19. ^ Loudon, Marc (2009). Organic chemistry (5th ed.). Greenwood Village, Colo.: Roberts and Co. ISBN 9780981519432. OCLC 263409353.
  20. ^ Wigfield, Donald C.; Gowland, Frederick W. (March 1977). "The kinetic role of hydroxylic solvent in the reduction of ketones by sodium borohydride. New proposals for mechanism, transition state geometry, and a comment on the origin of stereoselectivity". The Journal of Organic Chemistry. 42 (6): 1108–1109. doi:10.1021/jo00426a048.
  21. ^ Wigfield, Donald C. (January 1979). "Stereochemistry and mechanism of ketone reductions by hydride reagents". Tetrahedron. 35 (4): 449–462. doi:10.1016/0040-4020(79)80140-4. ISSN 0040-4020.
  22. ^ da Costa, Jorge C.S.; Pais, Karla C.; Fernandes, Elisa L.; de Oliveira, Pedro S. M.; Mendonça, Jorge S.; de Souza, Marcus V. N.; Peralta, Mônica A.; Vasconcelos, Thatyana R.A. (2006). "Simple reduction of ethyl, isopropyl and benzyl aromatic esters to alcohols using sodium borohydride-methanol system" (PDF). Arkivoc: 128–133. Retrieved 29 August 2006.
  23. ^ Dalla, V.; Catteau, J.P.; Pale, P. (1999). "Mechanistic rationale for the NaBH4 reduction of α-keto esters". Tetrahedron Letters. 40 (28): 5193–5196. doi:10.1016/S0040-4039(99)01006-0.
  24. ^ Periasamy, Mariappan; Thirumalaikumar, Muniappan (2000). "Methods of enhancement of reactivity and selectivity of sodium borohydride for applications in organic synthesis". Journal of Organometallic Chemistry. 609 (1–2): 137–151. doi:10.1016/S0022-328X(00)00210-2.
  25. ^ Nora de Souza, Marcus Vinícius; Alves Vasconcelos; Thatyana Rocha (1 November 2006). "Recent methodologies mediated by sodium borohydride in the reduction of different classes of compounds". Applied Organometallic Chemistry. 20 (11): 798–810. doi:10.1002/aoc.1137.
  26. ^ Kanth, J. V. Bhaskar; Periasamy, Mariappan (1 September 1991). "Selective reduction of carboxylic acids into alcohols using sodium borohydride and iodine". The Journal of Organic Chemistry. 56 (20): 5964–5965. doi:10.1021/jo00020a052.
  27. ^ Ryschlewitsch, G. E.; Nainan, K. C. (1974). Octahydrotriborate (1-) ([B3 H8 ]) salts. Inorganic Syntheses. Vol. 15. pp. 111–118. doi:10.1002/9780470132463.ch25. ISBN 9780470132463.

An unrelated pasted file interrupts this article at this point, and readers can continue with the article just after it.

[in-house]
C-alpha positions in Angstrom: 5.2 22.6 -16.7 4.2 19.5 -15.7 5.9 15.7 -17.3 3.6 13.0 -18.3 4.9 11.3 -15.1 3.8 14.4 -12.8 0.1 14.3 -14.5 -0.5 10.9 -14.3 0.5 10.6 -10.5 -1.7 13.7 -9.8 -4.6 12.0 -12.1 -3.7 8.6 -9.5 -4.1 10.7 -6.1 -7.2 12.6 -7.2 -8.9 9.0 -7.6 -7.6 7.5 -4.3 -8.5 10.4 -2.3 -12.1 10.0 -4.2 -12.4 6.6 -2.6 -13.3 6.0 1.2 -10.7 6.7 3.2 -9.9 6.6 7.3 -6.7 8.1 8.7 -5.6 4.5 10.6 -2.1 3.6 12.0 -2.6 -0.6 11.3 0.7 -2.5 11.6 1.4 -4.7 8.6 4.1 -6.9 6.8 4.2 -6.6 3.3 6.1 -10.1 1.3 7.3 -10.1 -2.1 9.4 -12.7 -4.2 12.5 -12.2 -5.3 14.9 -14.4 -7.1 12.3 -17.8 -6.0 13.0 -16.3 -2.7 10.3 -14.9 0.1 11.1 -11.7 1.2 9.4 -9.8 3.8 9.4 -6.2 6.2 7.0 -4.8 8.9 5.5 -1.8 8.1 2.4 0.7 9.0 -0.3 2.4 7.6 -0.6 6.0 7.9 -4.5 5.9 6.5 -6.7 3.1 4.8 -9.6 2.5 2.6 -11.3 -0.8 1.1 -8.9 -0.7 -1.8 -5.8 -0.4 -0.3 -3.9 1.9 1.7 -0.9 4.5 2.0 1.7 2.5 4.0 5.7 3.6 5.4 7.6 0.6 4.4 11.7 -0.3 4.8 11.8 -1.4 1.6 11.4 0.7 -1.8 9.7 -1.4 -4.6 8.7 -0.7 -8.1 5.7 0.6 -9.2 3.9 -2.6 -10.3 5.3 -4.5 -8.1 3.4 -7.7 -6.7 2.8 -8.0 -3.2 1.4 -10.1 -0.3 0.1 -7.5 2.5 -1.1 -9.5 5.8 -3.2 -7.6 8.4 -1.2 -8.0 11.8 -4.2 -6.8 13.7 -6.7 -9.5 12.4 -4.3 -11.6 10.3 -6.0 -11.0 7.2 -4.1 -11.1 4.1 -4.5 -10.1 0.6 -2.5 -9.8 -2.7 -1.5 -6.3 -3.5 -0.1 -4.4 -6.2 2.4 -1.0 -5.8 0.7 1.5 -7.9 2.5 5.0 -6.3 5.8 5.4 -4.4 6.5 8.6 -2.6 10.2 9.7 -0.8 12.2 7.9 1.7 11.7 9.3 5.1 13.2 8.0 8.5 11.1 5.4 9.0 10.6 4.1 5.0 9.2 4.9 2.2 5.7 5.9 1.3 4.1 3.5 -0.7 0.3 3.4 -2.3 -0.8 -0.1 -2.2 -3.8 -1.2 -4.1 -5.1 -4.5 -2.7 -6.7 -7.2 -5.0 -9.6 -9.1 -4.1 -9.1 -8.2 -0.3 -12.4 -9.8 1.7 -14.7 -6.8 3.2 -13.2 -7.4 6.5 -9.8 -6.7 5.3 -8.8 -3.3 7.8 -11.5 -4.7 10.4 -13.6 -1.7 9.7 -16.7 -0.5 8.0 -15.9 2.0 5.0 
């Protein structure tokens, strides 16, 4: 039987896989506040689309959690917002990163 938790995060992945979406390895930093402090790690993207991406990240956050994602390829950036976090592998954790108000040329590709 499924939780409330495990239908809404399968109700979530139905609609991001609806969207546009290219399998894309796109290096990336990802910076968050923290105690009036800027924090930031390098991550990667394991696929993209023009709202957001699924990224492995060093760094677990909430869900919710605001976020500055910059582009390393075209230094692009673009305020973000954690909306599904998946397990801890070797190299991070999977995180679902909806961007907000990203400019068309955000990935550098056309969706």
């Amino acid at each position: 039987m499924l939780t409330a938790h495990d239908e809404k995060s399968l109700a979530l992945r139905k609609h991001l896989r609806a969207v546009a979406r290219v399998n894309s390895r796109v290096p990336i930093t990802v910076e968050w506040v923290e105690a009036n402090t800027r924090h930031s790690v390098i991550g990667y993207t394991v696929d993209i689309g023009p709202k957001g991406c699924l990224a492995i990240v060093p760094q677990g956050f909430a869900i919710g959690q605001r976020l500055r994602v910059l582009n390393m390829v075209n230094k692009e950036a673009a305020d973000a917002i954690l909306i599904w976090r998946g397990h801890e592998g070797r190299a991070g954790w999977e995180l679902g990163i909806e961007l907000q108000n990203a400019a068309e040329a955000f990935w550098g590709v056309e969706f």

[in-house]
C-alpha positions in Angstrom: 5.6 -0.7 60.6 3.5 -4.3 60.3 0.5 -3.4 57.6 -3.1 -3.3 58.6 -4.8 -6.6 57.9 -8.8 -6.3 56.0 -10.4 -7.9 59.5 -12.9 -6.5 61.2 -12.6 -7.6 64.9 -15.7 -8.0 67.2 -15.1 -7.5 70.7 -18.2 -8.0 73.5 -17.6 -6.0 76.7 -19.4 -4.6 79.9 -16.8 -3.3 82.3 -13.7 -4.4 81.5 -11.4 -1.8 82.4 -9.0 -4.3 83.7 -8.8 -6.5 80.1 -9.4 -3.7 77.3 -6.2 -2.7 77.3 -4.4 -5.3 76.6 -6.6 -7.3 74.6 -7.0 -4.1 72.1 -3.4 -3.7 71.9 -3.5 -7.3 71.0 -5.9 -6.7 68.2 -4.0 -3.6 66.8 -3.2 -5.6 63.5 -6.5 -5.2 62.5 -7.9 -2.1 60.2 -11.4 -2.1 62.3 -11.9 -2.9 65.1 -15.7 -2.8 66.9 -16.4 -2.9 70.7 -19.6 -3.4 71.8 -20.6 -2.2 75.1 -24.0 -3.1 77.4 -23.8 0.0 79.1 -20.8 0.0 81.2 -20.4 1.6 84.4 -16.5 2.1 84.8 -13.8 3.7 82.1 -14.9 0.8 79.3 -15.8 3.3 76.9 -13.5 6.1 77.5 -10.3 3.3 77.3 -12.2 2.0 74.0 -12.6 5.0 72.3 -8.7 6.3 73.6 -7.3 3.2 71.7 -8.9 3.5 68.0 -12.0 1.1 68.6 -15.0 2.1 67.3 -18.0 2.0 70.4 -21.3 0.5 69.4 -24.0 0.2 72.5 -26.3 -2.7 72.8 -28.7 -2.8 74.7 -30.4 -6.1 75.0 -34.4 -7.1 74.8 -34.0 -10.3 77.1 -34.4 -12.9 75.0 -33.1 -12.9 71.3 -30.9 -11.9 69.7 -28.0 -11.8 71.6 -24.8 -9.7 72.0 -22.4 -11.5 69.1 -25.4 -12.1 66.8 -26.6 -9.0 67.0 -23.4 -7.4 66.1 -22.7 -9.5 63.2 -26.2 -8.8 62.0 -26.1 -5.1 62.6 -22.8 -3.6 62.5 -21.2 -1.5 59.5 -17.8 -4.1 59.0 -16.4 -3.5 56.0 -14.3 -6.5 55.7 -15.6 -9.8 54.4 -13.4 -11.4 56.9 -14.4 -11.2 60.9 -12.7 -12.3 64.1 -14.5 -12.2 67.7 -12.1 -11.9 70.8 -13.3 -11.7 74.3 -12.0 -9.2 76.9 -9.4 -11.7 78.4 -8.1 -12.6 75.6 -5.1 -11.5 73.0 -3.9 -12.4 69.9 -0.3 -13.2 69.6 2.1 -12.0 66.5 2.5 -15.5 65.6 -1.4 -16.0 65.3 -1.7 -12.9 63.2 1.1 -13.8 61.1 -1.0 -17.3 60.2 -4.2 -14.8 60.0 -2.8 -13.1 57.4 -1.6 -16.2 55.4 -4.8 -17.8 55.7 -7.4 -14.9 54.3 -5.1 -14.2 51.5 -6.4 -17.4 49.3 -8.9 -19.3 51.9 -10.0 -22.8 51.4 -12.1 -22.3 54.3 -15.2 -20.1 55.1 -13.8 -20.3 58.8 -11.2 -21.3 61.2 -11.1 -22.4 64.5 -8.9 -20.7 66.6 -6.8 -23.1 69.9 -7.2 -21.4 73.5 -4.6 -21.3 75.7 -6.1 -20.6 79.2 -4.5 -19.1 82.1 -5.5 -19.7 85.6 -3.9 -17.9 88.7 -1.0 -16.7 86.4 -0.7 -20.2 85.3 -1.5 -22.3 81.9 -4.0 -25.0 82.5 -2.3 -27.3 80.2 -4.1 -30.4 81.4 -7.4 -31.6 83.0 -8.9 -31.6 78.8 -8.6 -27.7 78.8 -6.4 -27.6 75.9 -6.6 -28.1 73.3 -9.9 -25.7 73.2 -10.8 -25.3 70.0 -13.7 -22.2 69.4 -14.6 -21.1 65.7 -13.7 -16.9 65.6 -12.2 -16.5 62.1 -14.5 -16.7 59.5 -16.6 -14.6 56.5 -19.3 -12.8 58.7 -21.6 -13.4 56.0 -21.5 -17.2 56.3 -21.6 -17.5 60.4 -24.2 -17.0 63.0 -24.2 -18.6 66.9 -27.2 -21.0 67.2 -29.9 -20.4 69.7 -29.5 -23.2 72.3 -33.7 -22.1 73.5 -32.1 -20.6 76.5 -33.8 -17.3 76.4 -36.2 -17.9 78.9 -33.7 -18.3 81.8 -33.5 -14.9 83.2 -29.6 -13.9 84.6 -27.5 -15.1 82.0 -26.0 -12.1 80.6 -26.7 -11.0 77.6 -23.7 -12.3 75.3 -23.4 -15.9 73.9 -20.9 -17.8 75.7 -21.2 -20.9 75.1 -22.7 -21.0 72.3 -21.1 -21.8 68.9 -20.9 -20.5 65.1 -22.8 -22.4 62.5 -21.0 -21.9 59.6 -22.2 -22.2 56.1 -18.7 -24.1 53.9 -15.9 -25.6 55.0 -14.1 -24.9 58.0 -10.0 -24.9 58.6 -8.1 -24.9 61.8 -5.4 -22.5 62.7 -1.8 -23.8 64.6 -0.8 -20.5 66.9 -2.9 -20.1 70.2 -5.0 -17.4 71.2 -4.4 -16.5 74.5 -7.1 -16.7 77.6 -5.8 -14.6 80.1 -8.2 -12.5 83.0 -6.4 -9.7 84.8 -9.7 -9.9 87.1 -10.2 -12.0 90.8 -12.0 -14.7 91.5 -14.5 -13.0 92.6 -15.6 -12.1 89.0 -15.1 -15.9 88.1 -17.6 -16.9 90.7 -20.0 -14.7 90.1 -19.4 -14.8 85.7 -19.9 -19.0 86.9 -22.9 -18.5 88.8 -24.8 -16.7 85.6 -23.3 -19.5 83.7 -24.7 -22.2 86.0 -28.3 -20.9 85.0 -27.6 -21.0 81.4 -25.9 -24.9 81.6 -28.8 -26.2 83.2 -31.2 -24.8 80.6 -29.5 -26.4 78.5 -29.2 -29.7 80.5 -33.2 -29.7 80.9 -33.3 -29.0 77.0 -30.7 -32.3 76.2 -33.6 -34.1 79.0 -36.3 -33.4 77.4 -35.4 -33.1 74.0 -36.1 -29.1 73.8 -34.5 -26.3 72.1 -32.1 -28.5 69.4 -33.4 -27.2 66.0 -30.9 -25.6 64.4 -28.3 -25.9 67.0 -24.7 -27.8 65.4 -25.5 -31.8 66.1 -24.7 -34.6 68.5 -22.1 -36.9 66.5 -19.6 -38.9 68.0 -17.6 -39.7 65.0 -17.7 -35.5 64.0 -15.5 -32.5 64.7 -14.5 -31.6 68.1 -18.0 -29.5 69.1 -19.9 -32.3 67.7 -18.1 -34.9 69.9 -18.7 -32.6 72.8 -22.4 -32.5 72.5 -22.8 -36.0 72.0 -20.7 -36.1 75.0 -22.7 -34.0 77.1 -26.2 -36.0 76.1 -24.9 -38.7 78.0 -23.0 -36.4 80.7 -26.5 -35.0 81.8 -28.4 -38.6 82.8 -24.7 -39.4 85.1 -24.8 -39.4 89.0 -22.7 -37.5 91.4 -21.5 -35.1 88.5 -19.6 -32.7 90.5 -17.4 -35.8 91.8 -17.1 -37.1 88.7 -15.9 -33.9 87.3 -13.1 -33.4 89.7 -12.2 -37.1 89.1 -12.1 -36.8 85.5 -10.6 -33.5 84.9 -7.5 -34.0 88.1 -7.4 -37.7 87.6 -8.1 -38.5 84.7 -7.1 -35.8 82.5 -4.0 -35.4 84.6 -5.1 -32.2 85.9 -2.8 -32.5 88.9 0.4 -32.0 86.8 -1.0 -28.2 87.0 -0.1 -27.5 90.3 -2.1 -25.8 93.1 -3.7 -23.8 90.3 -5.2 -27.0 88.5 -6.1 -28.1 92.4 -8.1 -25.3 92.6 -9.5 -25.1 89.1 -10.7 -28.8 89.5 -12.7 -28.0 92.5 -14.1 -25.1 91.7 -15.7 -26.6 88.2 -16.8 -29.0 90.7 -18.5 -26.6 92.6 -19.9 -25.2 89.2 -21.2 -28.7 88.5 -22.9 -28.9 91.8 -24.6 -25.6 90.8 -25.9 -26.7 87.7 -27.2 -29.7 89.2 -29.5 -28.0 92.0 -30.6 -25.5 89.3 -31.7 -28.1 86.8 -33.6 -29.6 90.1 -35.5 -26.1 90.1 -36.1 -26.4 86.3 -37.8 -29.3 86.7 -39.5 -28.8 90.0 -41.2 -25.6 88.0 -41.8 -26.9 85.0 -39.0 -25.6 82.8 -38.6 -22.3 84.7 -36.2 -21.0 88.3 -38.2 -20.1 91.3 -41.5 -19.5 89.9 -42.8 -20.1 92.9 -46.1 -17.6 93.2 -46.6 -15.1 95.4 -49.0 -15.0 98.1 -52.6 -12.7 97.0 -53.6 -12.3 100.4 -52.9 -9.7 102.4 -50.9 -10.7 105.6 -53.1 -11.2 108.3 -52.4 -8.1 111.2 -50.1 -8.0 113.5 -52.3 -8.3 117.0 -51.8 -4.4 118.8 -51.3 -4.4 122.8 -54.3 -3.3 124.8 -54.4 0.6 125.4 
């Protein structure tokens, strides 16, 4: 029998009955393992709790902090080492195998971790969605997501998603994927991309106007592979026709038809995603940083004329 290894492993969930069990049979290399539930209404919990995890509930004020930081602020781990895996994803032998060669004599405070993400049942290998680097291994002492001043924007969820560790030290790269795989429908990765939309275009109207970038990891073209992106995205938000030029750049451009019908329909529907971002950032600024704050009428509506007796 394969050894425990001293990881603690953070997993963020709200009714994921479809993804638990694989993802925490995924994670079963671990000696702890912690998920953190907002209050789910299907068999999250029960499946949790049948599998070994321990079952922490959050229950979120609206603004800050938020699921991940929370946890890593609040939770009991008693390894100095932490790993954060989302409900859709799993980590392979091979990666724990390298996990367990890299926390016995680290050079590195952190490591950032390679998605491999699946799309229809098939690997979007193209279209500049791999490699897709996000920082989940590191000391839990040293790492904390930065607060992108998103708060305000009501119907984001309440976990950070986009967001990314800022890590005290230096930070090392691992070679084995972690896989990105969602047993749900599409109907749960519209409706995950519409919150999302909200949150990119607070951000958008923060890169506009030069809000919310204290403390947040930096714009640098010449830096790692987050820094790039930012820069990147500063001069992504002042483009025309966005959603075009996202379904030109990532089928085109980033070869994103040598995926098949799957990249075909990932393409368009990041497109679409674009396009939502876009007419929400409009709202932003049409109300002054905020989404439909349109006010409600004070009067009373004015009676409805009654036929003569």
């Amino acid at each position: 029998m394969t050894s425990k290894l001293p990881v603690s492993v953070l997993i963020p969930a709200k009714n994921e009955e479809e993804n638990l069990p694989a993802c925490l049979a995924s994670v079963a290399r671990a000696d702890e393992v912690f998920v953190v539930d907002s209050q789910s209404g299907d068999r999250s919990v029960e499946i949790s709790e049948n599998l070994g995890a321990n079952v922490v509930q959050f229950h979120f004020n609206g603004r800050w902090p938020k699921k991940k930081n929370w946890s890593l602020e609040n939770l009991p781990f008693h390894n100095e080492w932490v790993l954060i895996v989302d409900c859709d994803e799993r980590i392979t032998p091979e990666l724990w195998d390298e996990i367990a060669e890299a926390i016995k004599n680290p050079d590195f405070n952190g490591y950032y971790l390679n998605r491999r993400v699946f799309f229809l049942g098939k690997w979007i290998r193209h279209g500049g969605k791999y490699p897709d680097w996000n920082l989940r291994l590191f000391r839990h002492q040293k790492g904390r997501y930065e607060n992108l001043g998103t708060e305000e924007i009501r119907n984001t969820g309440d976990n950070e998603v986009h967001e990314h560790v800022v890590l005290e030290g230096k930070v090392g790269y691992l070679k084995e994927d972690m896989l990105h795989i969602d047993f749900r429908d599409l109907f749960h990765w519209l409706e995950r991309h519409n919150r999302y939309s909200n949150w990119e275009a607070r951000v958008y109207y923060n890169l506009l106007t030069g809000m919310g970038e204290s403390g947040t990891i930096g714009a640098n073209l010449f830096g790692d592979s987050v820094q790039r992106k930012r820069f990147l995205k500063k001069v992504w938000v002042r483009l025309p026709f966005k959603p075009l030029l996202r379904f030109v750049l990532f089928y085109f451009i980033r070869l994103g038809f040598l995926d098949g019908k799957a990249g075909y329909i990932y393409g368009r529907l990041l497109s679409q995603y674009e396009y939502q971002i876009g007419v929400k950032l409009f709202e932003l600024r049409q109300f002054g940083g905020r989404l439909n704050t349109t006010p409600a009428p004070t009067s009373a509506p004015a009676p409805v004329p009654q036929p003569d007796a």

28. ^ Lucas, C. R. (1977). Bis(5-Cyclopentadienyl) [Tetrahydroborato(1-)]Titanium. Inorganic Syntheses. Vol. 17. p. 93. doi:10.1002/9780470132487.ch27. ISBN 9780470132487.
  29. ^ Istek, A. and Gonteki, E. (2009). "Utilization of sodium borohydride (NaBH4) in kraft pulping process" (PDF). Journal of Environmental Biology. 30 (6): 951–953. PMID 20329388.{{cite journal}}: CS1 maint: multiple names: authors list (link)
  30. ^ Eun Hee Park, Seong Uk Jeong, Un Ho Jung, Sung Hyun Kim, Jaeyoung Lee, Suk Woo Nam, Tae Hoon Lim, Young Jun Park, Yong Ho Yuc (2007): "Recycling of sodium metaborate to borax". International Journal of Hydrogen Energy, volume 32, issue 14, pages 2982-2987. doi:10.1016/j.ijhydene.2007.03.029
  31. ^ Z. P. Li, B. H. Liu. K. Arai, N. Morigazaki, S. Suda (2003): "Protide compounds in hydrogen storage systems". Journal of Alloys and Compounds, volumes 356–357, pages 469-474. doi:10.1016/S0925-8388(02)01241-0
  32. ^ Hasan K. Atiyeh and Boyd R. Davis (2007): "Separation of sodium metaborate from sodium borohydride using nanofiltration membranes for hydrogen storage application". International Journal of Hydrogen Energy, volume 32, issue 2, pages 229-236. doi:10.1016/j.ijhydene.2006.06.003
  33. ^ Stuart Gary, "Hydrogen storage no longer up in the air" in ABC Science 16 August 2012, citing Christian, Meganne; Aguey-Zinsou, Kondo François (2012). "Core–Shell Strategy Leading to High Reversible Hydrogen Storage Capacity for NaBH4". ACS Nano. 6 (9): 7739–7751. doi:10.1021/nn3030018. PMID 22873406.
  34. ^ Masters, Kristin. "How to Prevent and Reverse Foxing in Rare Books". Retrieved 3 April 2018.
  35. ^ Seyden-Penne, J. (1991) Reductions by the Alumino- and Borohydrides in Organic Synthesis. VCH–Lavoisier: Paris. p. 9. ISBN 978-0-471-19036-3

External linksEdit

  • National Pollutant Inventory – Boron and compounds
  • MSDS for Sodium Borohydride
  • Materials & Energy Research Institute Tokyo, Ltd.
  • Chemo- and stereoselectivity using Borohydride reagents
  • Material Safety Data Sheet